6. Evaluation.
    Learners must share their opinion or defend their position by presenting ideas and assumptions that rely upon a specific set of criteria. Asking them how they would tackle a problem differently is an example of an evaluation question.

4 Tips To Use Higher Order Questions in eLearning

  1. Encourage free-thinking.
    One of the advantages of higher order questions is that they encourage learners to use their creativity, without running the risk of being judged. By creating open-ended higher order questions, online learners have the ability to come up with a variety of different solutions to the problem. They can think freely about all possible outcomes and use facts, opinions, and assumptions to explore all facts of the issue.
  2. Use divergent questions to tap into previously learned knowledge.
    Divergent questions are a form of higher order questioning. It does not have a single correct response and prompts the learner to look at the subject matter in broad terms. Divergent questions give your learners the chance to seek out knowledge on their own and create a hypothesis based on previously learned knowledge. “What do you think might have happened if the main character chose to walk away from the argument” is an example of a divergent question. Learners must use their personal experience and insight, as well as the information they have learned, to predict an alternative outcome.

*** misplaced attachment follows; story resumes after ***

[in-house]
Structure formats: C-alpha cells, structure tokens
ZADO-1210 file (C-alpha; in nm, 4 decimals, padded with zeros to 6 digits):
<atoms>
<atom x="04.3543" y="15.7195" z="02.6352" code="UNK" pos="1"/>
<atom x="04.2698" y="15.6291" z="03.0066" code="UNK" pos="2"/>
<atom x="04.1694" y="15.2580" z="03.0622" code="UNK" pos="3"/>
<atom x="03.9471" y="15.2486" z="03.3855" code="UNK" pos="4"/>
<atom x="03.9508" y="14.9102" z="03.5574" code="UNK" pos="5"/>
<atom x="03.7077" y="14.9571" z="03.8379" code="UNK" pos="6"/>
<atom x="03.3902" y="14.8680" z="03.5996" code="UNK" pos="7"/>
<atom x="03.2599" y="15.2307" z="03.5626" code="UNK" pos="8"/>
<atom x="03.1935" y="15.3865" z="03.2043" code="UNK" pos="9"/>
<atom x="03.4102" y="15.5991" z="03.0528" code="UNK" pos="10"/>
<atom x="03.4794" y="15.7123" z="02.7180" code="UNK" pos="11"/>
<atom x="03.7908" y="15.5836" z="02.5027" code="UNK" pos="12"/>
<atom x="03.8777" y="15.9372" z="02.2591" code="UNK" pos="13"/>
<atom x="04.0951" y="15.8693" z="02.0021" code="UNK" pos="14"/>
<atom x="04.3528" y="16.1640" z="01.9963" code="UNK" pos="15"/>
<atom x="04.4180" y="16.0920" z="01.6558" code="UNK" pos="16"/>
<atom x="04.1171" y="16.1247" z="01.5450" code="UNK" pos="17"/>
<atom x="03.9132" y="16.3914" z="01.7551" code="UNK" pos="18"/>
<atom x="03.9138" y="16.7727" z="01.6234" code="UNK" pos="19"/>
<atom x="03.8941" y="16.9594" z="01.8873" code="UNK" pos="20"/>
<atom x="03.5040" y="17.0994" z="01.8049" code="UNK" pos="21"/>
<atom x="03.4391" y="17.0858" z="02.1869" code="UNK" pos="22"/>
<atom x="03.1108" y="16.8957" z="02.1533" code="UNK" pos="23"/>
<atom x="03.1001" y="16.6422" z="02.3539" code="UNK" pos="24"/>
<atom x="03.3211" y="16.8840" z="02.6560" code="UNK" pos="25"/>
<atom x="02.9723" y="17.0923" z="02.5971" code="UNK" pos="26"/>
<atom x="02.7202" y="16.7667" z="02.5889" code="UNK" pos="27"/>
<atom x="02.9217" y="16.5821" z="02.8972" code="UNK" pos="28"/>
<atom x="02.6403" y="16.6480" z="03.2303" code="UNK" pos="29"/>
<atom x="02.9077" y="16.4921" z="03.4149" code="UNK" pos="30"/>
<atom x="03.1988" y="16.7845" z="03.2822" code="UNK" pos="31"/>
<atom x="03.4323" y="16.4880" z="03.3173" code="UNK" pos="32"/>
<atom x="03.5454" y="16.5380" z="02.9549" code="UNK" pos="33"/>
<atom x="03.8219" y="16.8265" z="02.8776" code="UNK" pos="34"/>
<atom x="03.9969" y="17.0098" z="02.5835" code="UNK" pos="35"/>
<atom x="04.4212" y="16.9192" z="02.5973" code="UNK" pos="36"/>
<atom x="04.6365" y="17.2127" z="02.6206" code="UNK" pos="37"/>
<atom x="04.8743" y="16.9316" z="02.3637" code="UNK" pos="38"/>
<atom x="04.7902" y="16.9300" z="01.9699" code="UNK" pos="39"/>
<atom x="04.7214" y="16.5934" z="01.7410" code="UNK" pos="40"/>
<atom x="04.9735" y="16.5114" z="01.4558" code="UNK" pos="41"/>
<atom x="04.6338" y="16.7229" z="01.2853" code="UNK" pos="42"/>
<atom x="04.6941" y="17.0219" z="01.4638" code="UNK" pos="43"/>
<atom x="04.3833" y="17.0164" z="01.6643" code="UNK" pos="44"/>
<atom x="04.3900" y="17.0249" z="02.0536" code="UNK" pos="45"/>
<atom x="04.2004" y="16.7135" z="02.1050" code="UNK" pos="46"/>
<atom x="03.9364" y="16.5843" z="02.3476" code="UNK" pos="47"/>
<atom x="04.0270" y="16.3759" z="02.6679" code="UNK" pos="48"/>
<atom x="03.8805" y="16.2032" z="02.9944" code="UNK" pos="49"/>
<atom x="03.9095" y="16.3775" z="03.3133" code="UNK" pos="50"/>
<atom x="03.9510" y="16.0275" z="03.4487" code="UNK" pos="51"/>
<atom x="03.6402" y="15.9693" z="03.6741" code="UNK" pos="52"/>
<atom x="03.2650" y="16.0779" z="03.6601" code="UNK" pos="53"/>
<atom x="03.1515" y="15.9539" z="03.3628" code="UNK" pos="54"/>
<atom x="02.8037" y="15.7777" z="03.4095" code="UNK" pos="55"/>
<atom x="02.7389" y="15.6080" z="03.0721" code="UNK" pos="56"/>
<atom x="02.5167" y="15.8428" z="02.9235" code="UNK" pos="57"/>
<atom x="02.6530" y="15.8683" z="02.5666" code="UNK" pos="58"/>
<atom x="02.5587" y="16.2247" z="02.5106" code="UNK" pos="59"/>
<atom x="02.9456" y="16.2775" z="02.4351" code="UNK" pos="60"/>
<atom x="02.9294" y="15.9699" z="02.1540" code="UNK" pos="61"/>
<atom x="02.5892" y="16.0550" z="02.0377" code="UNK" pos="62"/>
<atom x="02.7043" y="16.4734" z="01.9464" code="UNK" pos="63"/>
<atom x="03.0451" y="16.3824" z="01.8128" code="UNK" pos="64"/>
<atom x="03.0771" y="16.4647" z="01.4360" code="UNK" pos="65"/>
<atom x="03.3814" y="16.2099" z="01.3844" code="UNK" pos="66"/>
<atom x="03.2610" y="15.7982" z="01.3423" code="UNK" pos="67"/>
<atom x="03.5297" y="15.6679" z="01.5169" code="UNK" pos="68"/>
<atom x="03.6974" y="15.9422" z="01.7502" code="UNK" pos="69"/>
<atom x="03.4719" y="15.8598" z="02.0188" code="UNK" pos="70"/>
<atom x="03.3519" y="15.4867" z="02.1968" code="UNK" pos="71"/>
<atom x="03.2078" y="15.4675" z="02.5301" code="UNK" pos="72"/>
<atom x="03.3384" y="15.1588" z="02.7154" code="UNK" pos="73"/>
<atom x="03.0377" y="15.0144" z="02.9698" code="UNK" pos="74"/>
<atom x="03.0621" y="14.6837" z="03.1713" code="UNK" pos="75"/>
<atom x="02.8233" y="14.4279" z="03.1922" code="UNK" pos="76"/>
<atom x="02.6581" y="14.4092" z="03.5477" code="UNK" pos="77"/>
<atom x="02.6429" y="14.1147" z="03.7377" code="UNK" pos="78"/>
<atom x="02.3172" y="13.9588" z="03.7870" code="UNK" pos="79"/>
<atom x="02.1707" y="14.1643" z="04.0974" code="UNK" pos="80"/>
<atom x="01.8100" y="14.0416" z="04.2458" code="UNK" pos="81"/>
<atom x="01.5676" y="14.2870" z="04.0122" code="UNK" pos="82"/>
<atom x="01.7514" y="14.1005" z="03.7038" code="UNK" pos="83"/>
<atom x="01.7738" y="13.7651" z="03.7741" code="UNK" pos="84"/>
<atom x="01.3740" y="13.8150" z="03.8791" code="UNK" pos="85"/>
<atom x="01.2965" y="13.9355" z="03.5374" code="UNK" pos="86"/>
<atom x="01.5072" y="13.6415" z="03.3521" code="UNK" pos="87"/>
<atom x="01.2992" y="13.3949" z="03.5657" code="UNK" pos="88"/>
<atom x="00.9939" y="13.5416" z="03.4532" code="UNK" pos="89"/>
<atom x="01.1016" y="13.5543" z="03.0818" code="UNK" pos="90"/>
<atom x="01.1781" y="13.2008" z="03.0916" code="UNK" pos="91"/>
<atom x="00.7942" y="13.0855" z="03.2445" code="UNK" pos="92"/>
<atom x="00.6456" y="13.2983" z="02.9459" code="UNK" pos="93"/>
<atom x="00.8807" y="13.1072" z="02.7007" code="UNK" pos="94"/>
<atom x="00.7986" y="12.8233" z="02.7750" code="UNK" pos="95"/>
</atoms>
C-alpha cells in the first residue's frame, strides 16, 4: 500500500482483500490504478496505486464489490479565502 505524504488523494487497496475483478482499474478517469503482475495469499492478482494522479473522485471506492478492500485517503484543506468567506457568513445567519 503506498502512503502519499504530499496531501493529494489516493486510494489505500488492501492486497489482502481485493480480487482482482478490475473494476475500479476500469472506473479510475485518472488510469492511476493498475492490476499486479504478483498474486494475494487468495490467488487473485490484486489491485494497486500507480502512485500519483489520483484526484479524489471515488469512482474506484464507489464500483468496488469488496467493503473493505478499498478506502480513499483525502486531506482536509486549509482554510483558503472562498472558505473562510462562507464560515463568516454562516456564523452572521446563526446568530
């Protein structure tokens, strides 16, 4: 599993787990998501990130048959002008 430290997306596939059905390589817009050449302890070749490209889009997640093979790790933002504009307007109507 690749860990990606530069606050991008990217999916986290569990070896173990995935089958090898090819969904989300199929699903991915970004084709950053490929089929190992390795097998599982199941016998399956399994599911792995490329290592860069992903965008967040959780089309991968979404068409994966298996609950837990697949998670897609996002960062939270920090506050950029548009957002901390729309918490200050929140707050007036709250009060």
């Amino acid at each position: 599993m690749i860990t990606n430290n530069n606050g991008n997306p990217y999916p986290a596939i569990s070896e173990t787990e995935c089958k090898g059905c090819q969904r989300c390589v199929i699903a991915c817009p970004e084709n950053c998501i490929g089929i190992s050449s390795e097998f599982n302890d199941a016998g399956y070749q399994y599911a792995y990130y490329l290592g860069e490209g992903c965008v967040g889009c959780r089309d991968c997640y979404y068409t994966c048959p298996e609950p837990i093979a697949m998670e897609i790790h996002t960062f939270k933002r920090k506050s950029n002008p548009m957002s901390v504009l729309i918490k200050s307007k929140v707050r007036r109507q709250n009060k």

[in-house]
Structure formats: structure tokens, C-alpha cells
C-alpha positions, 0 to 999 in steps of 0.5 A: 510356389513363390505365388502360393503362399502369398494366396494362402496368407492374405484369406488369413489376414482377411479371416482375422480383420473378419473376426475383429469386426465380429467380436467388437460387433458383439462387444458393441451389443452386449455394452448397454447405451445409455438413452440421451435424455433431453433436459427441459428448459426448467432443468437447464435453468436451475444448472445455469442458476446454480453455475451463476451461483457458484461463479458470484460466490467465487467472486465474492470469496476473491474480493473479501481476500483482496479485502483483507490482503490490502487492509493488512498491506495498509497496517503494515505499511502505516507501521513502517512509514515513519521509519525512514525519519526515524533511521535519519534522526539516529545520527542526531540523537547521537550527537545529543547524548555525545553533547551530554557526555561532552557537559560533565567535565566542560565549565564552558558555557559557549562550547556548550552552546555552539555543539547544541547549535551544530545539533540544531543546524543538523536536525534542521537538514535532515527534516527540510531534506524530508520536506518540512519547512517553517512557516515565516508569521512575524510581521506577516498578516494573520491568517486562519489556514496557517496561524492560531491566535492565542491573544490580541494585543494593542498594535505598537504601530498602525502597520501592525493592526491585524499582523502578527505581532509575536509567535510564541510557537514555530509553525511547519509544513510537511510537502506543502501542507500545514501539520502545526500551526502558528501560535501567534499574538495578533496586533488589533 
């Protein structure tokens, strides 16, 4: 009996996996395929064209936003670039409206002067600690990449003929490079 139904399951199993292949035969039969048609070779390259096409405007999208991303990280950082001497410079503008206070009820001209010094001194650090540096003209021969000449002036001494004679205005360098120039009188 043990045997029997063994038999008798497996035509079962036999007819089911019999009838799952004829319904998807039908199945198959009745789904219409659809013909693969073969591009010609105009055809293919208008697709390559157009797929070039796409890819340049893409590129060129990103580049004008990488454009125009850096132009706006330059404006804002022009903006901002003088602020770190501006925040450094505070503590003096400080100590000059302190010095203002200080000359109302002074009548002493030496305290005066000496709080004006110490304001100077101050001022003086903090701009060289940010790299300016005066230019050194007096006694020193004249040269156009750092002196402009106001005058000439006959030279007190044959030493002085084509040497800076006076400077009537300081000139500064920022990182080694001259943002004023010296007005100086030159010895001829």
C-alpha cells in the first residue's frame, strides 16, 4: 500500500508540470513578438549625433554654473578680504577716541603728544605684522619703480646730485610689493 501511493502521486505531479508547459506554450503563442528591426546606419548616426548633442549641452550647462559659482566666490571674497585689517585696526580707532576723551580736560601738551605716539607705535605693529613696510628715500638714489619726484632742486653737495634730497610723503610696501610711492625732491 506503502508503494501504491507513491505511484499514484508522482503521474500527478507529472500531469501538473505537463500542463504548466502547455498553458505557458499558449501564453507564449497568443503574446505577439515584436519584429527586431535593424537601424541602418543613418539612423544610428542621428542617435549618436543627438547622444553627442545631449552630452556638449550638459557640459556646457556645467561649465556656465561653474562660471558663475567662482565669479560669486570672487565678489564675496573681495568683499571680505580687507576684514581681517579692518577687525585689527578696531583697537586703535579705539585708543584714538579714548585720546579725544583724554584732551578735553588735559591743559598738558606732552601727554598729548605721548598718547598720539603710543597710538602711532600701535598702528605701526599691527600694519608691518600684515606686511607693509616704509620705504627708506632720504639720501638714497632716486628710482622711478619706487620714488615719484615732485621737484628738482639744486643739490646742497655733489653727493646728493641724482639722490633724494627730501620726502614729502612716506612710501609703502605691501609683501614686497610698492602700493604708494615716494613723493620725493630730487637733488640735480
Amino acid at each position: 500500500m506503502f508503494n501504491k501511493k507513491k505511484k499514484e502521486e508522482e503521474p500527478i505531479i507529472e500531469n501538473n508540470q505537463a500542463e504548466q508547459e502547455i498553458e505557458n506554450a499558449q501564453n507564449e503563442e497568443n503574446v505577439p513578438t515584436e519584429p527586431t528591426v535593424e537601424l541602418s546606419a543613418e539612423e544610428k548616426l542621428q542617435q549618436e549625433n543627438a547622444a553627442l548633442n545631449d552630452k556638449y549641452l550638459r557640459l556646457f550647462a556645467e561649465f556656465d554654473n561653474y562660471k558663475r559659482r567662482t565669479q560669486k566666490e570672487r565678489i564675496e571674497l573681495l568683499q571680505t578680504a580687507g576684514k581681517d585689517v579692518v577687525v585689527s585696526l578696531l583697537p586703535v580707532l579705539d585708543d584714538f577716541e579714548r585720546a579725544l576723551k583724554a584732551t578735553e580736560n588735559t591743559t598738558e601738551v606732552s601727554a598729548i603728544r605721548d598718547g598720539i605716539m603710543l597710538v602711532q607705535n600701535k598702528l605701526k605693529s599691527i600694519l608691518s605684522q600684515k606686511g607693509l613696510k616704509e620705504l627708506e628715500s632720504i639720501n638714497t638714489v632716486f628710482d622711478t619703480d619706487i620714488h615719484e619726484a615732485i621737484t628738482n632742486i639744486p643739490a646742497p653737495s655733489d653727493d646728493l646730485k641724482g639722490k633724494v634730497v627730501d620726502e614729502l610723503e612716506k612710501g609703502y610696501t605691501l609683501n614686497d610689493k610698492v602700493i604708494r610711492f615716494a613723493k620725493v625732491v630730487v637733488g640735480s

3. Use convergent questions to create a connection.
    Convergent questions are designed to test a learner’s comprehension and to create a connection between ideas and concepts. This helps them to develop their critical thinking and comparison skills. They must search their memory banks for information that can be applied to this new challenge or situation, which boosts their knowledge retention. “What other tools could the main character have used to resolve the conflict?” is an example of a convergent question. To answer the question, learners are required to examine other conflict resolution tools they have discovered in the past, then figure out which ones would be ideal for the online scenario.
  4. Ask students to explore their responses. When a learner responds to a higher order question, make the learning experience even more beneficial by asking them to clarify or elaborate upon their answer. This is known as “probing”. It allows learners to gain a better understanding of why the answer is correct, which makes the subject matter more memorable and greatly improves comprehension.

Encourage your learners to reflect and connect with the subject matter, and interact with it in a profound and powerful way by using higher order questions in your next eLearning course.

Interested in learning more about how to use Bloom’s Taxonomy in assessment? The article How To Write Multiple-Choice Questions Based On The Revised Bloom's Taxonomy will show you how to write multiple-choice questions based on the revised Bloom’s Taxonomy.